I have really enjoyed writing my more personal posts recently– I love to tell a good story, and to feel as though my past experiences have some meaning. (And I’ve really appreciated all your kind words, comments, and shares!).
But also, wow– some of those posts were very emotional for me. Right now I’m kind of feeling the need to come up for some air.
So let me back up for just for a minute, and talk about some of the things I’m optimistic about, in terms of the big picture in treating chronic pain.
The more we know about central sensitization and the way pain works:
It gives us the power to name things.
This is something I’ve been thinking a lot about recently. Sometimes, there is a healing power that comes just from being able to put a name to something; to receive a diagnosis, and know that you aren’t the only one.
As I explained in my last post, when I finally learned the term central sensitization, it helped me to feel validated, and so much less alone.
Sometimes healing can come not from completely “fixing” your condition, but from being able to make meaning out of it for yourself; constructing a coherent narrative that makes sense.
And of course, it’s much easier to make sense out of something when you actually know what it is.
Having an actual diagnosis can help us explain ourselves to others
At least, I assume it does.
As I have mentioned in past posts, the truth is that I have often struggled to articulate what’s happened to me in the people in my life.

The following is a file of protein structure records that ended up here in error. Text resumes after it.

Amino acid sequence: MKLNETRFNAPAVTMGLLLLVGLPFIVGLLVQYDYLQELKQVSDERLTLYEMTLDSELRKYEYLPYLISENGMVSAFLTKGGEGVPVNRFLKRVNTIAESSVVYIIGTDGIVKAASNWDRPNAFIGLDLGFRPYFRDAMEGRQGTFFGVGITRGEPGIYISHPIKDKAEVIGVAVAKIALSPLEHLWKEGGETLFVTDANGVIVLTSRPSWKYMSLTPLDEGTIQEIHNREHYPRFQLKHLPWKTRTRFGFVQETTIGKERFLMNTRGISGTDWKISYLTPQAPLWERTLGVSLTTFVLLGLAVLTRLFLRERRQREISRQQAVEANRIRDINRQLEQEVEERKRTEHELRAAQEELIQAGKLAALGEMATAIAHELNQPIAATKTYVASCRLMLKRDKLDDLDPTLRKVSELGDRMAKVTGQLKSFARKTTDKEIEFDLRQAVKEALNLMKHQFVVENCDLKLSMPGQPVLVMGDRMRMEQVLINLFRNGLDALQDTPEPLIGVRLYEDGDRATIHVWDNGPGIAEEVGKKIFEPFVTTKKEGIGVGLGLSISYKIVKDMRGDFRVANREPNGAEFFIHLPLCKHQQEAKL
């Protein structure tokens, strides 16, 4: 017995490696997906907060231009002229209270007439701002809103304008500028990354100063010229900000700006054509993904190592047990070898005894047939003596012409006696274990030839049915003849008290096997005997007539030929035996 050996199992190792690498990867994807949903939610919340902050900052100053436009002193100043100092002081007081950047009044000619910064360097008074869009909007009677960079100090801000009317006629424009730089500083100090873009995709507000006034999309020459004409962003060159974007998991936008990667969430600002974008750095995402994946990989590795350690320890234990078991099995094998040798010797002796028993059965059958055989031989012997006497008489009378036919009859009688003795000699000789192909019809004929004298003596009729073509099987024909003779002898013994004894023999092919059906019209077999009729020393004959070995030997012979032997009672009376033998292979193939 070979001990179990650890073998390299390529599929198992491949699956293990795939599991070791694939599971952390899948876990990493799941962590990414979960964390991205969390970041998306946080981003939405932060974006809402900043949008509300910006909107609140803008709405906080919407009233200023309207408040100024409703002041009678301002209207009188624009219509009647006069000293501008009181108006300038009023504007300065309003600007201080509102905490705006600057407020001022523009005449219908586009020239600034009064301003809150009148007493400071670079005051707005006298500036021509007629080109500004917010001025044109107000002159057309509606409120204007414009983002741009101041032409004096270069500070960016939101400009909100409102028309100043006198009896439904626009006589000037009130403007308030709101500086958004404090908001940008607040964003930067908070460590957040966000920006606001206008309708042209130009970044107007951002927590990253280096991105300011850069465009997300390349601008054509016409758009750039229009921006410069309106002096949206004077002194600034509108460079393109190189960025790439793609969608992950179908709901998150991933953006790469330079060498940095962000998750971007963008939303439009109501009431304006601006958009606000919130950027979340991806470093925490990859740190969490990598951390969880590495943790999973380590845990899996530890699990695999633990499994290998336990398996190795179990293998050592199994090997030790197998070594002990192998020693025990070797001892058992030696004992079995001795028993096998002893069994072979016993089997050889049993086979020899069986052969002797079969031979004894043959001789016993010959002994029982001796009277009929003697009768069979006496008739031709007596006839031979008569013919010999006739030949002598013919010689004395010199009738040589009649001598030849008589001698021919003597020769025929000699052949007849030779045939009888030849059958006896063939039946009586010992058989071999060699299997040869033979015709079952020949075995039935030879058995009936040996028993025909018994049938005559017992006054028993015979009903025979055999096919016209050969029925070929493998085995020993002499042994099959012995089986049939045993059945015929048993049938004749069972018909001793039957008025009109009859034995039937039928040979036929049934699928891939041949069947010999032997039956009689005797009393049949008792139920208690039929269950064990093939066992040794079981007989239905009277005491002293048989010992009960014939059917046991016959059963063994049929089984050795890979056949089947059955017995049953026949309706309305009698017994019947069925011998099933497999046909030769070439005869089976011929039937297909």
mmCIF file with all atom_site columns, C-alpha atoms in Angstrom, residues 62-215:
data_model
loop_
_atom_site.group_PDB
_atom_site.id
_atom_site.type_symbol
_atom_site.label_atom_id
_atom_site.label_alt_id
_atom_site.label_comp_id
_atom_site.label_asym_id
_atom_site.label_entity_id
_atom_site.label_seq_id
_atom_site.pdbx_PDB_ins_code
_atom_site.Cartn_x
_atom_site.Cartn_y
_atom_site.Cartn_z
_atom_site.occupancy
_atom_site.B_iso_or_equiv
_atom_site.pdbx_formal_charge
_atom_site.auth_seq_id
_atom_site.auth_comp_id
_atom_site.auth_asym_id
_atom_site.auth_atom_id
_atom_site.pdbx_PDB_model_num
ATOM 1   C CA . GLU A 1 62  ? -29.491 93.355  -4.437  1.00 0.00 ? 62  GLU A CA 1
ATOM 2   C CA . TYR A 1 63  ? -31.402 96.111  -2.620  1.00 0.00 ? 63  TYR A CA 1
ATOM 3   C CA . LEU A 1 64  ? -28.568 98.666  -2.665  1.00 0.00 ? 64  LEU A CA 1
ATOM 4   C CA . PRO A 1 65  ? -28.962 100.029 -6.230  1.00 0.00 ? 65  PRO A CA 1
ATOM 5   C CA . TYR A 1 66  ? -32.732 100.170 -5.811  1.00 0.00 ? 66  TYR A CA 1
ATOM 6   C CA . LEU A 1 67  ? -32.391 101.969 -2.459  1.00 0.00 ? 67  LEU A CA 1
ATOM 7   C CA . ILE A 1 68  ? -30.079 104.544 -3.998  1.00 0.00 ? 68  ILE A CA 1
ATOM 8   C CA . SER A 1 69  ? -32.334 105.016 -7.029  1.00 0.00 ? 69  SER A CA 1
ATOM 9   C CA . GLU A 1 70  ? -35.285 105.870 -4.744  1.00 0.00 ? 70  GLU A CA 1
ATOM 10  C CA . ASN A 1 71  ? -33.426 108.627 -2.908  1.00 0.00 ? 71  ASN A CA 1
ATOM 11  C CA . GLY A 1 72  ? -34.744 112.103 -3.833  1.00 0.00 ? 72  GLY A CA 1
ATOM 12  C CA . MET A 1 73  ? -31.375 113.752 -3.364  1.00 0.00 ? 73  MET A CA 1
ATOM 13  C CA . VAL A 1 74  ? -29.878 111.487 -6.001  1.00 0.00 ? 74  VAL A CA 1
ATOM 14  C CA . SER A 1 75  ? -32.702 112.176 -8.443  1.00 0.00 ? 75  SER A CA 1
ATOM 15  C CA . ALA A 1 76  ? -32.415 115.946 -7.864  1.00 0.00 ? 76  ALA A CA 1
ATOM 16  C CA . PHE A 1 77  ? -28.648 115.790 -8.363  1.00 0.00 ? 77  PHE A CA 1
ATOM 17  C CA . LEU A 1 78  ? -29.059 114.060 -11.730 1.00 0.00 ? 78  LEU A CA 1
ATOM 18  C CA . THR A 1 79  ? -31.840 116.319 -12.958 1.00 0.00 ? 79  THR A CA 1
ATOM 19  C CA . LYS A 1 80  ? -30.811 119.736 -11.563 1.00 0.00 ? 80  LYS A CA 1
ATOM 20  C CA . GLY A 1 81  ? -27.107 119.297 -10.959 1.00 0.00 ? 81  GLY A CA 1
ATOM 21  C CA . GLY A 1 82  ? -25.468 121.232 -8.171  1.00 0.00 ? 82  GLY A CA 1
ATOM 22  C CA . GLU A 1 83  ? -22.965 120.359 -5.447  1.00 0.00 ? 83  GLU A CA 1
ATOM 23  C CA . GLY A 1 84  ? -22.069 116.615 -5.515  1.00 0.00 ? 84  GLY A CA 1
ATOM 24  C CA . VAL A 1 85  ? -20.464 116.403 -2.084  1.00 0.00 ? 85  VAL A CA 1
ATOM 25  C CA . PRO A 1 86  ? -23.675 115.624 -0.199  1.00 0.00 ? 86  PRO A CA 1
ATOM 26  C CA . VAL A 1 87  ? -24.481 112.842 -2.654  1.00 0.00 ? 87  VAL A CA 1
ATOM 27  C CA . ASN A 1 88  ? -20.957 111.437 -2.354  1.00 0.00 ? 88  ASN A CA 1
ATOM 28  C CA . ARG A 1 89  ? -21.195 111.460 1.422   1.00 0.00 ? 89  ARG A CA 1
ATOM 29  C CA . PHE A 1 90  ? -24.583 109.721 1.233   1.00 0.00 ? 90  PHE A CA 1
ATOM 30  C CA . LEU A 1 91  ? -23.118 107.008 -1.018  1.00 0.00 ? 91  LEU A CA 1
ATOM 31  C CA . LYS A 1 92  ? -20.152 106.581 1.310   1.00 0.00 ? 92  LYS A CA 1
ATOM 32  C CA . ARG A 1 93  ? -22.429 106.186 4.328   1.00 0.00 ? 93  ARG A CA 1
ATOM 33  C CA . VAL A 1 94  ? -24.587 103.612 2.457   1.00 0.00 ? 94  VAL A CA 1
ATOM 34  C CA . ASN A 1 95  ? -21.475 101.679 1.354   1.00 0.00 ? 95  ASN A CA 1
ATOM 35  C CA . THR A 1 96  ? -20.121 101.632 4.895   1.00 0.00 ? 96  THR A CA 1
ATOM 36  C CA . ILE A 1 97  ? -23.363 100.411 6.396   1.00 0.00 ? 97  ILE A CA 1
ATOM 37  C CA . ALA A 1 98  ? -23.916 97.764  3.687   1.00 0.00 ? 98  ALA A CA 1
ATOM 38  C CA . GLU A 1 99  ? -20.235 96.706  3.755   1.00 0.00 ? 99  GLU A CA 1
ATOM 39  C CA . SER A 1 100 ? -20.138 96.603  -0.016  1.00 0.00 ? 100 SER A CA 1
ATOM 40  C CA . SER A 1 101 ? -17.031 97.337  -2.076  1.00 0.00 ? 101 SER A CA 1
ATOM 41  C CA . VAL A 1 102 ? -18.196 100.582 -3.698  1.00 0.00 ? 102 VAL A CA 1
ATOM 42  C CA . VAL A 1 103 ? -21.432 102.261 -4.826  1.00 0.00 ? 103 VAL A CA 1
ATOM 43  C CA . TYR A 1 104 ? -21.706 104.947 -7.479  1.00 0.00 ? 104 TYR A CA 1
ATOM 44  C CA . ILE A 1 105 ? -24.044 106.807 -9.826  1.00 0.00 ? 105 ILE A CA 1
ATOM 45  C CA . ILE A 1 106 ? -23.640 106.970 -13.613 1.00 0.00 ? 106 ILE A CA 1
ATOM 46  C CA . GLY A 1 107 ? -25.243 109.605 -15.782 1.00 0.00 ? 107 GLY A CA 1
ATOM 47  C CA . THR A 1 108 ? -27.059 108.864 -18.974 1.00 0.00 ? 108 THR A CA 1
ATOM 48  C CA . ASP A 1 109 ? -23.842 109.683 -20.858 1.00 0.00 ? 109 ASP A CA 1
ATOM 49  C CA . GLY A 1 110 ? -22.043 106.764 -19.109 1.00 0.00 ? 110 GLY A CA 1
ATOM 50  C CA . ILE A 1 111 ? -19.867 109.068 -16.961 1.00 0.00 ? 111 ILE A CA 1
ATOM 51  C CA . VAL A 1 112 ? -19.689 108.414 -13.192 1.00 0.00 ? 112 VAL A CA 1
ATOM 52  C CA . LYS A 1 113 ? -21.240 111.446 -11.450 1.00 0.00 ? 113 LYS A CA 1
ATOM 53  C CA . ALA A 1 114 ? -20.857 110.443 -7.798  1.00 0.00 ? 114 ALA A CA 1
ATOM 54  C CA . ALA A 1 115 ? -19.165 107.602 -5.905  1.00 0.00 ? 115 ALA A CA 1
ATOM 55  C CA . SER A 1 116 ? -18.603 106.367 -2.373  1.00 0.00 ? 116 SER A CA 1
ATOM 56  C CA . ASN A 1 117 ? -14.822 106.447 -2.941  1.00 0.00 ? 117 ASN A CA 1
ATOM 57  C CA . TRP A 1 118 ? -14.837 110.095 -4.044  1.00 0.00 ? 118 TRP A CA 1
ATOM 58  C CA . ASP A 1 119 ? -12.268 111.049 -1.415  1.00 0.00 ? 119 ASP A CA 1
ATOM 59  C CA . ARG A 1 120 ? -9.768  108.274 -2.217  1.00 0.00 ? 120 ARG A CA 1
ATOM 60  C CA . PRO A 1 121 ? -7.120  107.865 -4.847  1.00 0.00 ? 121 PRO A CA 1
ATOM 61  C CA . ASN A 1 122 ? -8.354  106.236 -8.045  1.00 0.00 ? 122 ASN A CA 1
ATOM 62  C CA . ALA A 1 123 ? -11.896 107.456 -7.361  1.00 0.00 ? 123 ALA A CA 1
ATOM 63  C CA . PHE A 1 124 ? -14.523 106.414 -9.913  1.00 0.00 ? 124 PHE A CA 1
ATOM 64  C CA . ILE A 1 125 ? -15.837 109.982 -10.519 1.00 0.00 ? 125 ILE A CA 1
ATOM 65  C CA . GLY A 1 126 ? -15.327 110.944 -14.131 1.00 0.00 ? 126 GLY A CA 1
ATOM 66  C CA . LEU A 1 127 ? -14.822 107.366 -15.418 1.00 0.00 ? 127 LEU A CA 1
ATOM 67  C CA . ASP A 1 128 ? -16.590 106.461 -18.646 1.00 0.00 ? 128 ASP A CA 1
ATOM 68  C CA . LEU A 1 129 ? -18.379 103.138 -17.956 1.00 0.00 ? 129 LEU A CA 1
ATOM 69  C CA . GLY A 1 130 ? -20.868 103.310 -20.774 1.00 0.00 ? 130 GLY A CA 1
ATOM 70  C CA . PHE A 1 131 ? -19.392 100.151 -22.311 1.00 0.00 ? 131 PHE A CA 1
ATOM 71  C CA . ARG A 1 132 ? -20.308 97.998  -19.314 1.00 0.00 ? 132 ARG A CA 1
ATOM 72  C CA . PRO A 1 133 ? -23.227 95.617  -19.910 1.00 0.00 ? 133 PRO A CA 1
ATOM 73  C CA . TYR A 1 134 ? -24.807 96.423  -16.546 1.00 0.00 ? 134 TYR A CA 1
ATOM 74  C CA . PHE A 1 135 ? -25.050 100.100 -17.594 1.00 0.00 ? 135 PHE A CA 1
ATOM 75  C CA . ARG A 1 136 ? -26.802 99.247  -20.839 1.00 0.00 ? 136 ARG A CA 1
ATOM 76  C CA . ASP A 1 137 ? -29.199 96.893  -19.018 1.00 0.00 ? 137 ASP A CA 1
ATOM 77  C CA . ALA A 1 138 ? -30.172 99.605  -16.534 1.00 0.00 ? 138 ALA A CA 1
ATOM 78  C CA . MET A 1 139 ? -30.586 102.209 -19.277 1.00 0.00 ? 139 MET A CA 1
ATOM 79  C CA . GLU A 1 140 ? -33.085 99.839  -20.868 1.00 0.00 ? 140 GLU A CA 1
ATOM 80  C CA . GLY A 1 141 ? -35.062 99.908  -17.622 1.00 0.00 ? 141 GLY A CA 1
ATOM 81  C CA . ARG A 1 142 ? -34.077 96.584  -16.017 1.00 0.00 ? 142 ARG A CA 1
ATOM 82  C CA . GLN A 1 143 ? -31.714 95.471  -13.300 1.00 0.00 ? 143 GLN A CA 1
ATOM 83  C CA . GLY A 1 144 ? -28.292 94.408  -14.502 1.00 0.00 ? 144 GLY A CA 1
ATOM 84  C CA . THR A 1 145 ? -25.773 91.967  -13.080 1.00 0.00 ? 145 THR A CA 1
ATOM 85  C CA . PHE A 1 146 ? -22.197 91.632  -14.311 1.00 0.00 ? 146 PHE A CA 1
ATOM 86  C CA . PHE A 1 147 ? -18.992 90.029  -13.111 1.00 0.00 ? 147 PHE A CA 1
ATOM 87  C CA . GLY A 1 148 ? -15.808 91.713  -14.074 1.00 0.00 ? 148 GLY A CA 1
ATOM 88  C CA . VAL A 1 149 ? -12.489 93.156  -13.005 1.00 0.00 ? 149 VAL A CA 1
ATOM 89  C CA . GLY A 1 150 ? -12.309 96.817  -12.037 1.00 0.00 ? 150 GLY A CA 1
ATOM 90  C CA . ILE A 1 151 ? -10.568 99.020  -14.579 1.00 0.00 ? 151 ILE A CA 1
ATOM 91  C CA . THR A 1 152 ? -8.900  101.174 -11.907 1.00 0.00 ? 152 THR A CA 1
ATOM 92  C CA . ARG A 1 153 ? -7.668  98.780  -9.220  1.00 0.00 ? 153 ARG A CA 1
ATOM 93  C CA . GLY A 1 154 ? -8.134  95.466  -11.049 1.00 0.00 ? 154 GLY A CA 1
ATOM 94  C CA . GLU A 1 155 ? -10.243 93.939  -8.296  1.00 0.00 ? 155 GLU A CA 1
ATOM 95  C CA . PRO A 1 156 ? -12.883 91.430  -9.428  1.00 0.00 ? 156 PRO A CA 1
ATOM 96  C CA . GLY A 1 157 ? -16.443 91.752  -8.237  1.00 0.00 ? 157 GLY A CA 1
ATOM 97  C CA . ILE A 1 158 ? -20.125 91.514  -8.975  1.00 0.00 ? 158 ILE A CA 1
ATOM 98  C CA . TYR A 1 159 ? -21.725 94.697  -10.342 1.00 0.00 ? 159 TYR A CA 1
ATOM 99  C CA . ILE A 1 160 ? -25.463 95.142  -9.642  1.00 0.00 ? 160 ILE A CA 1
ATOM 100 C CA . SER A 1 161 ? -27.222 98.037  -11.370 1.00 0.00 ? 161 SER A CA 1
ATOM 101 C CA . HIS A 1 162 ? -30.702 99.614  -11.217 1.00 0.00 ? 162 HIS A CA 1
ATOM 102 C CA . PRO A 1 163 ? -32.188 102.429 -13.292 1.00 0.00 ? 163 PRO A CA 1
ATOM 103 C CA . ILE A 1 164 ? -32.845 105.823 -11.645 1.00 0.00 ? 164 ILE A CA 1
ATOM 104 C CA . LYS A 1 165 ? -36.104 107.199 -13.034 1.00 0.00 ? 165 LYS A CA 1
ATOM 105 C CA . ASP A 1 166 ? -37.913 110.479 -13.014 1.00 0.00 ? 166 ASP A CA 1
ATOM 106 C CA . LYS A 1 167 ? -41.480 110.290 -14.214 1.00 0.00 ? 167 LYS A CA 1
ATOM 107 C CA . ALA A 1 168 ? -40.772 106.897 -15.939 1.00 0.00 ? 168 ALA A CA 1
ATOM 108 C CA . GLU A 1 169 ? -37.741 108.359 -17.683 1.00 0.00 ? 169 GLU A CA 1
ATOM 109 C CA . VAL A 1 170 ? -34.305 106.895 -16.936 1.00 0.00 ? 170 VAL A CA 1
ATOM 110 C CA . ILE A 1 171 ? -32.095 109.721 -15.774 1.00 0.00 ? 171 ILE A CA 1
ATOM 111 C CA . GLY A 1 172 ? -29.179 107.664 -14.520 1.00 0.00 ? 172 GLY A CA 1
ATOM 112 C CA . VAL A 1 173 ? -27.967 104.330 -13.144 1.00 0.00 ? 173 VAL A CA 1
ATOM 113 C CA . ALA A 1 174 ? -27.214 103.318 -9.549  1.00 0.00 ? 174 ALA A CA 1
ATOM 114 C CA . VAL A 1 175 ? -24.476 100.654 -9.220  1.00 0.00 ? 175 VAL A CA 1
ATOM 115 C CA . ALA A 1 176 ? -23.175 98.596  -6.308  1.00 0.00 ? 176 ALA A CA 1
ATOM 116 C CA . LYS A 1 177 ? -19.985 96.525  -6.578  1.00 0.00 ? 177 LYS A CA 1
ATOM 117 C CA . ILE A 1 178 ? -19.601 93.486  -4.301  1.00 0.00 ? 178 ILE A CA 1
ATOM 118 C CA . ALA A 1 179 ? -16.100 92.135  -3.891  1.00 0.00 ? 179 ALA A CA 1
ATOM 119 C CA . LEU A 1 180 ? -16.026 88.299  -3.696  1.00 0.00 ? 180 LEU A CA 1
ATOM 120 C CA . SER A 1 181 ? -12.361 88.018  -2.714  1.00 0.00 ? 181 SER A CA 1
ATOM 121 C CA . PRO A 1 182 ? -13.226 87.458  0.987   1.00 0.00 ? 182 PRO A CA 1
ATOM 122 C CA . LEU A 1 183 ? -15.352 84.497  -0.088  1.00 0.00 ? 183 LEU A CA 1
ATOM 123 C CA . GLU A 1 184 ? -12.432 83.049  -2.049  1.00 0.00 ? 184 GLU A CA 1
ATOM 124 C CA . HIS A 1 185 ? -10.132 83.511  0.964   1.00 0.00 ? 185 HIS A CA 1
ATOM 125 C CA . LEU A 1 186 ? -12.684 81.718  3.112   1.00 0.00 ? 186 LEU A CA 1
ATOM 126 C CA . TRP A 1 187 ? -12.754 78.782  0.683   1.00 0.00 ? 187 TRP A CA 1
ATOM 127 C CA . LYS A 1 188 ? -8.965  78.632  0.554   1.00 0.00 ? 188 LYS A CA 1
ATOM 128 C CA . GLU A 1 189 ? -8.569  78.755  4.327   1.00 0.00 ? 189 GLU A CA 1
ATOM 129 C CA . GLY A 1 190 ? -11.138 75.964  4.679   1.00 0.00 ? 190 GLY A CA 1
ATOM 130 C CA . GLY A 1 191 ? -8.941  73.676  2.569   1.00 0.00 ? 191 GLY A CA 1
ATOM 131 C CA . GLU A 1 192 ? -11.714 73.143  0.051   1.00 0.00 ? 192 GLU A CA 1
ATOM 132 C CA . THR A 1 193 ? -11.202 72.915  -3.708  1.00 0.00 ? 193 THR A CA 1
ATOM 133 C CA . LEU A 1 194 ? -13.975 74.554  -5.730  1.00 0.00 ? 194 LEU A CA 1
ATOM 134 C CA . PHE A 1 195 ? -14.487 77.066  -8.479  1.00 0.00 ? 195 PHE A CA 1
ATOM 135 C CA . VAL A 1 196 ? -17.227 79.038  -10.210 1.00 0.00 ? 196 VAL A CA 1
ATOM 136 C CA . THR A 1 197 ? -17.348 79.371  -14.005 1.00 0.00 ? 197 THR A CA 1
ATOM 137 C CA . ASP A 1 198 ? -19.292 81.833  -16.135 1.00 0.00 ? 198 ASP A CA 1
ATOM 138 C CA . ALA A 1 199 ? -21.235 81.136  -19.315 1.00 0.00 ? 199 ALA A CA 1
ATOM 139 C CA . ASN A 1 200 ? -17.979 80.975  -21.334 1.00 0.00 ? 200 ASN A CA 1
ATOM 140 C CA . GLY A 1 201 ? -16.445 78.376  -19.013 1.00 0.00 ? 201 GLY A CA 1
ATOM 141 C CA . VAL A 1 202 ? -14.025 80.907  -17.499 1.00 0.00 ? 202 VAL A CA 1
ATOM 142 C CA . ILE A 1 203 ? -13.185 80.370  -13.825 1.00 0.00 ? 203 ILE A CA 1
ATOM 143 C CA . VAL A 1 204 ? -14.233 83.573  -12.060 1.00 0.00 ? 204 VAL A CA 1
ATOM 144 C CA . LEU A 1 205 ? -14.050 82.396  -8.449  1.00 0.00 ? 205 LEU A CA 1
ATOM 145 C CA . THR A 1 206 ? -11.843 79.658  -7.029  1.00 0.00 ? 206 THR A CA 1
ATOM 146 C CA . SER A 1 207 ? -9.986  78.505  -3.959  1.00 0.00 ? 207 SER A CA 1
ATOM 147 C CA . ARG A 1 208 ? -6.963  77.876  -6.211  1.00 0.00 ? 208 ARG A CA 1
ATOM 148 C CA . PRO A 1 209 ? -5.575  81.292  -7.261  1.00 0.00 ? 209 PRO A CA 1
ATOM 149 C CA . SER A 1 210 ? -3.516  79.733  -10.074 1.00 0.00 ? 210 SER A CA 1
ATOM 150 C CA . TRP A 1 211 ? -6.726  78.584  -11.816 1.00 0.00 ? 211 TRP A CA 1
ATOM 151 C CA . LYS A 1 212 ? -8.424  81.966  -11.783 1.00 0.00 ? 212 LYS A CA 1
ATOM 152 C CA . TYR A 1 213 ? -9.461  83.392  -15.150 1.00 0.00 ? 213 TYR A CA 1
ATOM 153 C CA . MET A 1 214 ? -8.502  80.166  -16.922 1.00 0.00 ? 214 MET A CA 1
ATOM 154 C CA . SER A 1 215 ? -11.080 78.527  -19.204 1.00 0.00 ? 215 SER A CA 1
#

Of course, it didn’t help that I didn’t really have an explanation that made sense for it myself, for most of the time, or that even now that I have an explanation, it’s a condition that’s still fairly unknown.
This is why I am doing my best to raise awareness and get the word out.
The more we, as a society, understand about pain, the more treatments we can develop.
There is just so much to say here. The more I learn about pain, the more and more I realize I don’t know. It’s really such a fascinating subject. I try to talk about some of the highlights on my blog, just to give you a sense of how broad the subject really is.
But in a nutshell, our growing scientific understanding of pain can lead us to all sorts of new treatments, such as:
Brain imaging and biofeedback: I’ve written before about the work of Christopher deCharms and others at Stanford University, who use functional MRI to teach patients to mentally “turn the volume down” on their pain.
Pain neurophysiology education
And of course, once you understand that pain is one of your body’s protective responses– it’s actually there to keep you safe, not make you miserable– this can help you learn to work with it, not against it.
This is the premise of pain neurophysiology education, which I talk about in the “Calming Your Nervous System” section of my blog.
When I was in the midst of my struggle, I happened to find a physical therapist who had taken a PNE course with Neil Pearson, and that was the moment things really changed for me.
I learned to view my pain not as an automatic indicator that something was wrong or broken in my body, but as my body’s attempts to protect me. And, each time something hurt, it was possible my body was overreacting, like a jumpy alarm system, or an overprotective friend.
This helped me to mentally take a step back when things began to hurt, and re-evaluate what I intellectually thought the pain was likely to mean. And even just realizing that I had the ability to do this– that pain didn’t always have to mean something was wrong– helped me to begin to end the cycle I’d been caught in.
So, that’s all for now.
I’ve got a bunch of posts planned for the next few weeks that I’m really excited about.
I’ve also recorded a podcast interview with Matthew Villegas for The Capable Body Podcast about my experience with pain neurophysiology education. Although I was afraid I sounded super awkward, Matt assures me the episode will be good! It should be coming out sometime in September– I’ll be sure to let you know when it does.